Money for Nothing

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When any of these services are offered by your bank or credit union for free, they're worth it. Bank of America, for example, offers a free service for its customers if they become a victim of identity theft involving Bank of America accounts.

There's no question that most, if not all, of the companies exploit Americans' fear of identity theft to sell their service. They compare identity theft to a calamity such as a house fire. They play up crime figures reported by the Federal Trade Commission and other sources, which state that millions of Americans will become victims every year. And the news media help drive the mania with reports of the most extreme examples.

People give each other paper shredders for Christmas. They scan their bank account and credit card statements for false charges. If the anti-identity-theft companies are to be believed, tens of thousands of people have signed up for services that claim to protect people.

The reality is that the crime isn't nearly as terrible as the identity-protection firms try to scare you into believing.

More than half the cases involve fraudulent credit card charges that are quickly reversed by credit card companies. Even in cases in which thieves open credit accounts in other people's names, the victims usually pay no out-of-pocket costs.

Ironically, the people most likely to buy the services are those least likely to need them. According to LifeLock's literature, most of their customers are 35 to 50, well off, and "not the most susceptible to identity theft."

Police say the hardest hit are young people in their 20s or people of modest means. One California victim described how, after a thief withdrew the $2,000 in her checking account, she was forced to ask her employer for a loan because a bank took two weeks to put the money back.

Believe it or not, even shredding — that staple of identity protection — isn't necessary for many of us, especially if you live in a house with individual garbage collection rather than share a trash bin with neighbors.

Al Shiya, a spokesman for Phoenix's public works department, says that once a garbage truck picks up a trash barrel, there is "zero risk" of identity theft from pilfered garbage. Green-barrel garbage is compressed, put in a pit and covered by dirt in the city's Buckeye landfill the same day it's picked up or the next day. Nobody scavenges at the landfill, which sits on thousands of acres and is surrounded by a high, chain-link fence. Blue-barrel recycling garbage is sorted at a secure facility.

"There have been no incidents in anyone's memory here where anyone's identity was compromised within this process," he says.

Expert Bob Hartle believes none of the ID-protection services — except the ones you can get for free — has any real value. He doesn't trust them, either.

Anyone considering such a service should read the fine print, he says. Many companies require you to give them power of attorney, which Hartle says could be misused. He points out that while some companies say they do criminal background checks on their employees, you won't know if they really do.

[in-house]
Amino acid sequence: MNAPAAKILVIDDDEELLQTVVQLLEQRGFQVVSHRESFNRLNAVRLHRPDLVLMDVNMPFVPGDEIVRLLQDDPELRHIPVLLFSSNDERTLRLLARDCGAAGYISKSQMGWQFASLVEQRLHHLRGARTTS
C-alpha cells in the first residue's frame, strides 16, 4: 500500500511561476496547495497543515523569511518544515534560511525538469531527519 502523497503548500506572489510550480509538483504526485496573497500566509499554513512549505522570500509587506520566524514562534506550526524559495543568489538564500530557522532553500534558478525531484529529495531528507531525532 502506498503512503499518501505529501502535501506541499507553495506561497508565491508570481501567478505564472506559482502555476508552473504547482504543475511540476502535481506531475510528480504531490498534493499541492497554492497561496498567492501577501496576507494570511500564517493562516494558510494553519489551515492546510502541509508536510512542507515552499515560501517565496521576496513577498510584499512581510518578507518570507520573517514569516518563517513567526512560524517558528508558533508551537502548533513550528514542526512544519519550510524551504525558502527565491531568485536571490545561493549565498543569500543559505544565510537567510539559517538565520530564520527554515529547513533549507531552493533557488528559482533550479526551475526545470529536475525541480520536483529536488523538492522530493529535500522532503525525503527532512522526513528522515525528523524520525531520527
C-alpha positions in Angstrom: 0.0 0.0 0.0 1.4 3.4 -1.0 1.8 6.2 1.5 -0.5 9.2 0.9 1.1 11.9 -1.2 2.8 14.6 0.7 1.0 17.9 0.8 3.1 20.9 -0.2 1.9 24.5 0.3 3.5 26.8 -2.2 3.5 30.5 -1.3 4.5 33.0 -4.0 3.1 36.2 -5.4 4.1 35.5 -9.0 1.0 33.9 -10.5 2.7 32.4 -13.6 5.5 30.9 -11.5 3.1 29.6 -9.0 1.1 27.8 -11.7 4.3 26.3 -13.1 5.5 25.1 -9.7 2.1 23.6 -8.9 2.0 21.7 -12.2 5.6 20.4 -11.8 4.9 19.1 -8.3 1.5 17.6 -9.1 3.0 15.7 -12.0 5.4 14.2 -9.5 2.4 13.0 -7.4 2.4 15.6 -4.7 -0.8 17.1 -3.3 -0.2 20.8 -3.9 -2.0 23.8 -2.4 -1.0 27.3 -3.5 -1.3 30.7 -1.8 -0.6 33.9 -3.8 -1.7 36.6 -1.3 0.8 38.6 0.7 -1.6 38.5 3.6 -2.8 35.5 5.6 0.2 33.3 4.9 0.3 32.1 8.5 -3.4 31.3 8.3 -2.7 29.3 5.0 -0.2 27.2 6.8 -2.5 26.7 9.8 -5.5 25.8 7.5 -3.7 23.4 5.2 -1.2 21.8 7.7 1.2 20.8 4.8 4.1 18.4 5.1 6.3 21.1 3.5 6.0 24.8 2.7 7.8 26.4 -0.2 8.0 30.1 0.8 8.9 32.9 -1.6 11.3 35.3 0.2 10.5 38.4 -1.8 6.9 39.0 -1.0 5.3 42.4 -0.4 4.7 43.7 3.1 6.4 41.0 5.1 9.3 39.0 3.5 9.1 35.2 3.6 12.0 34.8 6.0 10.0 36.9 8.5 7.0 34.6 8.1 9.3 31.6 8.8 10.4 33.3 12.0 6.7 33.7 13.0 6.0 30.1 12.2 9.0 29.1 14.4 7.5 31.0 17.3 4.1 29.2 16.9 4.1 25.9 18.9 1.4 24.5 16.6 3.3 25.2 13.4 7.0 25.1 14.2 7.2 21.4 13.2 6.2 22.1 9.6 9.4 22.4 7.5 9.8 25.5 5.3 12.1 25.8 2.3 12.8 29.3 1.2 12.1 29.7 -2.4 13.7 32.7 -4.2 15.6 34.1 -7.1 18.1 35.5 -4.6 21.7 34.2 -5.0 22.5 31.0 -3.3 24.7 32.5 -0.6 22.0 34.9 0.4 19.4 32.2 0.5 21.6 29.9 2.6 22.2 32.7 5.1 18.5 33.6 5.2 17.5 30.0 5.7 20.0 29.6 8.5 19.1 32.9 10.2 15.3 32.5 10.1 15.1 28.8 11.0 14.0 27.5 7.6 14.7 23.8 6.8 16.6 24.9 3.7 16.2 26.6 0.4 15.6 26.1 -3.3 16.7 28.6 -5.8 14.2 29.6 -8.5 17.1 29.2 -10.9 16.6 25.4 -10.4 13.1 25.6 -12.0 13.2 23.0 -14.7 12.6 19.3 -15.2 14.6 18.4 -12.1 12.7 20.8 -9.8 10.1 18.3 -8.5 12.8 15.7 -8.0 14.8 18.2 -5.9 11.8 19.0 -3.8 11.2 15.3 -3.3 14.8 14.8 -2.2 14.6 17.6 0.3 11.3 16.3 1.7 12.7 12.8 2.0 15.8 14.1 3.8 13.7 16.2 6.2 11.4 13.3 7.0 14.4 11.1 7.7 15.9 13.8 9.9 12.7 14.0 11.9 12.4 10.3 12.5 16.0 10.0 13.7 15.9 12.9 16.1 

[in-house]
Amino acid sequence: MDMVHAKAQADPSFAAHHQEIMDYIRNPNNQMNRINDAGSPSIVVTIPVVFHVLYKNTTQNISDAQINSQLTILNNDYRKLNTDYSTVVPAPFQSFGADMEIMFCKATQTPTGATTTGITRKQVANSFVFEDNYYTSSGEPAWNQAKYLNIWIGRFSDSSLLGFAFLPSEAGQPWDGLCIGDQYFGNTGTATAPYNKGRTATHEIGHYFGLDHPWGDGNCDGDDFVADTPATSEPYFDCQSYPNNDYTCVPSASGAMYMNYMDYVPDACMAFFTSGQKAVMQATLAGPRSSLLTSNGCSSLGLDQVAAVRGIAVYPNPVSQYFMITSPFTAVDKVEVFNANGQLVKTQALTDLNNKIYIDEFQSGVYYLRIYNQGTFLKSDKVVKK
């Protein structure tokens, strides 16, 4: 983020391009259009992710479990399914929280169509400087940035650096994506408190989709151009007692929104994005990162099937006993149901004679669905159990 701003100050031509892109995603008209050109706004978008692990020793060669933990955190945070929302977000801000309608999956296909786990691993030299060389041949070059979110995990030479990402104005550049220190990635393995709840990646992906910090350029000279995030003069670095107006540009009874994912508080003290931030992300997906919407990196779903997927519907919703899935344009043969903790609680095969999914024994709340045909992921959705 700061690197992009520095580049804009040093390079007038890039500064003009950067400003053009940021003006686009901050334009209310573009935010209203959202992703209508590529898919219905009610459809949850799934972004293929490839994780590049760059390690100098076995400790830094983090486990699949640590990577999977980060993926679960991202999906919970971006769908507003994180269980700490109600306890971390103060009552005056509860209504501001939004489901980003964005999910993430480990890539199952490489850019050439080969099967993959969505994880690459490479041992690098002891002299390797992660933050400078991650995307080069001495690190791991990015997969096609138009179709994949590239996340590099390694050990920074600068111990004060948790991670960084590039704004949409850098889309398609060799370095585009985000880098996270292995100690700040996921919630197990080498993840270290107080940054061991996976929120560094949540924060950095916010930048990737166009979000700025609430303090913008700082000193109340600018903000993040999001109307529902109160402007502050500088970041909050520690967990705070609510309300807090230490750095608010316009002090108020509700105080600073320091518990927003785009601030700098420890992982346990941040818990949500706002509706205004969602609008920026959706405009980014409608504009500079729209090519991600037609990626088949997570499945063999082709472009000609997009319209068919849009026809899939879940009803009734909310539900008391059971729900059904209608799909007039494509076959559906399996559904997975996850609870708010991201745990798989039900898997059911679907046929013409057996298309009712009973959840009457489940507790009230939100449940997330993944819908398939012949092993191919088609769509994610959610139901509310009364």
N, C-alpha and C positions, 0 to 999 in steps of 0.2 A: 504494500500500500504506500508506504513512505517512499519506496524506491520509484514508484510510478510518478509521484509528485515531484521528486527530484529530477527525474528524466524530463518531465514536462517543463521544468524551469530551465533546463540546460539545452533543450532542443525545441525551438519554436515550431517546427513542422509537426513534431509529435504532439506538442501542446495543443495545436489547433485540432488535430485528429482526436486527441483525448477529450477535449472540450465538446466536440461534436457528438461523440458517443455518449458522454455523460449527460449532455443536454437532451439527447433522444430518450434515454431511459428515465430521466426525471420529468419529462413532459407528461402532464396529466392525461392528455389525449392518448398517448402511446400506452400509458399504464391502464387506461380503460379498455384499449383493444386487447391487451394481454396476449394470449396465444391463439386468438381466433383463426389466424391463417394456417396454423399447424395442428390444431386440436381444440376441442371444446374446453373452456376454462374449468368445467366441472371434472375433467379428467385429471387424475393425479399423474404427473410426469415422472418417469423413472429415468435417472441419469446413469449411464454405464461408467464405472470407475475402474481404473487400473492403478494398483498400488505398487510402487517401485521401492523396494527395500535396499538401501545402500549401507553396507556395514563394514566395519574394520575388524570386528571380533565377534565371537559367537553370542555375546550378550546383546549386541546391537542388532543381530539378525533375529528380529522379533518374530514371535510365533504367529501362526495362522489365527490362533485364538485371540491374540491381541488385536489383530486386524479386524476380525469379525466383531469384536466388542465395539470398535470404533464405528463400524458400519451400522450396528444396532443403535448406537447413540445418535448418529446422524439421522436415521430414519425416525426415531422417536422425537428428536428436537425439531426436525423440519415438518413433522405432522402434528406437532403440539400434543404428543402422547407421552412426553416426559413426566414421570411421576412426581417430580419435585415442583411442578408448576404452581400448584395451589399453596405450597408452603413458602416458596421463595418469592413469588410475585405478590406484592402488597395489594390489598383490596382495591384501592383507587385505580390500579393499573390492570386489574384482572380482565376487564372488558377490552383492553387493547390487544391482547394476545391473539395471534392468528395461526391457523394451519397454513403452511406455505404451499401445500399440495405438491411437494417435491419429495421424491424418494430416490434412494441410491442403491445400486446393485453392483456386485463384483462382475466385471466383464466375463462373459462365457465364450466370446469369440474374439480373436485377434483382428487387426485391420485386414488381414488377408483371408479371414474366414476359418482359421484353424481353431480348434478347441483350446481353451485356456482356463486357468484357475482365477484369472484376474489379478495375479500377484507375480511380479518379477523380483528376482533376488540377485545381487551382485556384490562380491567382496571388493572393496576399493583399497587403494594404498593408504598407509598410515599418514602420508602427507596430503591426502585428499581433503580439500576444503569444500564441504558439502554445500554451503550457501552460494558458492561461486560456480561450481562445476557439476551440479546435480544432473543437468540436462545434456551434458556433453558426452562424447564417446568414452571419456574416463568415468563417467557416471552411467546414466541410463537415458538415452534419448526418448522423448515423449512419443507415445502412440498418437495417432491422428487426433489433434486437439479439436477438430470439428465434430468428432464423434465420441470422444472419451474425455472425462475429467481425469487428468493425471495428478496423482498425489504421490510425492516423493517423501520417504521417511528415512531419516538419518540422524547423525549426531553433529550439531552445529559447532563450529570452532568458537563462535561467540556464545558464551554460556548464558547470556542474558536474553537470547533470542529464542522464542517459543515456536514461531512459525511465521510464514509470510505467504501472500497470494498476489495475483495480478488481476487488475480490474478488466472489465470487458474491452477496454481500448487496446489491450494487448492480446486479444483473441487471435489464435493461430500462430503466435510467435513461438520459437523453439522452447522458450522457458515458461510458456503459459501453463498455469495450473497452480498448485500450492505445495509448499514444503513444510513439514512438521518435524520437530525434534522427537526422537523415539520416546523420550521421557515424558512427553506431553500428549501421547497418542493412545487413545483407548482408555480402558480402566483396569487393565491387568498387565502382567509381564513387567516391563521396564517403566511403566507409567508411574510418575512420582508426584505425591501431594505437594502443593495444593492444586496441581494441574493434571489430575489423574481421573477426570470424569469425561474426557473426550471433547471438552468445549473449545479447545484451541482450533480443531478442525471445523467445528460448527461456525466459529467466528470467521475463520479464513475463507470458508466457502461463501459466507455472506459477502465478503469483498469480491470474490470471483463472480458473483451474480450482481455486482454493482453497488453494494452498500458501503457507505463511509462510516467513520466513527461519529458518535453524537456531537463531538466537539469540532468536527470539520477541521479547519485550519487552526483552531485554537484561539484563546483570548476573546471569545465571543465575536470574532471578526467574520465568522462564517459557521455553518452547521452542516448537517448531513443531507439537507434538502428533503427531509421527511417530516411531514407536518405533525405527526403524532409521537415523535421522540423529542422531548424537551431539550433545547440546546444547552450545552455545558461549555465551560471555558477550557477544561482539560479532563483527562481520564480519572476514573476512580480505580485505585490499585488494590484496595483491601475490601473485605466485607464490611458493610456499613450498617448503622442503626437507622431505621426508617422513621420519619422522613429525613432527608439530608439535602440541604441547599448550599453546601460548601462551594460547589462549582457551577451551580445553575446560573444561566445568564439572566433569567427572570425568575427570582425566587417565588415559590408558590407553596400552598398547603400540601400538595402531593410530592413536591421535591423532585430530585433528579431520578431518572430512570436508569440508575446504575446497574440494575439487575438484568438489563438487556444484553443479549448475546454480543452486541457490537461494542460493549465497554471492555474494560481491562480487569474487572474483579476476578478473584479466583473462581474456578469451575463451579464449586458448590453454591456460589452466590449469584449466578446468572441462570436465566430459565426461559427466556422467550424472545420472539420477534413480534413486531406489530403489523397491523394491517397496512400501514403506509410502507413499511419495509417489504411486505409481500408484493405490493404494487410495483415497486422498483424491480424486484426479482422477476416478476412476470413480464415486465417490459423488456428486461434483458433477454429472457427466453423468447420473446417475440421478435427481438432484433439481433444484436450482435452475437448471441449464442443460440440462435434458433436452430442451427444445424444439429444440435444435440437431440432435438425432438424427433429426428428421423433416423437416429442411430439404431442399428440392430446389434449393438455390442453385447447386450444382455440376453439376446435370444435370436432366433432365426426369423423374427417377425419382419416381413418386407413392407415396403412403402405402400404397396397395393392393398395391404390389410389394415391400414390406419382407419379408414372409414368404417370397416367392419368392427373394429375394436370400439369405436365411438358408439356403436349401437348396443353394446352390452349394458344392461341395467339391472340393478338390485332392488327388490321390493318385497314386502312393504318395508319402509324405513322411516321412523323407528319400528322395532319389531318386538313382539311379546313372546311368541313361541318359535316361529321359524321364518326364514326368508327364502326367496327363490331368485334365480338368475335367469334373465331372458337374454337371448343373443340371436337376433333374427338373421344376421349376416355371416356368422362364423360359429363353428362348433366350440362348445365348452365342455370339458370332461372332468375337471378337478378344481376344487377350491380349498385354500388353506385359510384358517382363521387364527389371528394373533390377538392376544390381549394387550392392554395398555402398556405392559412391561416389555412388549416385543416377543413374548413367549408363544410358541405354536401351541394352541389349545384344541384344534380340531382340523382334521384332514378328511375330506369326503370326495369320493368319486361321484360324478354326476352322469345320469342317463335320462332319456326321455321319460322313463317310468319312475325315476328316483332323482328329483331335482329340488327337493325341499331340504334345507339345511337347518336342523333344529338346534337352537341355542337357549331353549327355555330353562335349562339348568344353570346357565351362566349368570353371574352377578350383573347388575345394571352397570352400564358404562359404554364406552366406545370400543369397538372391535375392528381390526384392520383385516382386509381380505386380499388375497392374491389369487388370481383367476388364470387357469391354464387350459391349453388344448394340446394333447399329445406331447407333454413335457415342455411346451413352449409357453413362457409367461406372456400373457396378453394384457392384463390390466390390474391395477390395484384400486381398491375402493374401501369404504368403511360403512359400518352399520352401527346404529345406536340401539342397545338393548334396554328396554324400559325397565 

The monitoring and relief services help you only after theft has occurred, so you're paying month after month for something you don't normally need. If you do get zapped, it's no big deal to get the problem fixed, he says.

True, the services might sound appealing if you're lazy and have money to burn, but Hartle insists you won't get anything you can't do yourself in very little time.

Most people don't really need a fraud alert on their credit reports. Unless you've published your Social Security number — like LifeLock CEO Todd Davis did — or somebody hacks into your employer's human-resources computer, placing a fraud alert isn't worth the bother.

A fraud alert probably won't prevent crime, as the Davis example shows. A lender may not call a major credit bureau, which means an alert won't be found, or a lender may see an alert but choose not to call its customer.

An alert also may stop you from taking advantage of a good credit offer. If your contact number for a fraud alert is your mobile phone, you'd better have the phone in your purse or pocket before you try to open a new credit account or you'll be stuck.

But some experts recommend fraud alerts as a simple precaution. Most times, an alert should prevent the type of identity theft in which criminals open accounts under your name.

The right to place a fraud alert on your credit report is relatively new, provided courtesy of Congress via the Fair and Accurate Credit Transactions Act of 2003, also known as the FACT Act. The main problem for consumers is that the law allows the credit bureaus to lift the fraud alert after 90 days, making it easier for their customers — lenders — to do business. If you want permanent protection, you need to renew the alerts every three months.

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Ray Stern has worked as a newspaper reporter in Arizona for more than two decades. He's won numerous awards for his reporting, including the Arizona Press Club's Don Bolles Award for Investigative Journalism.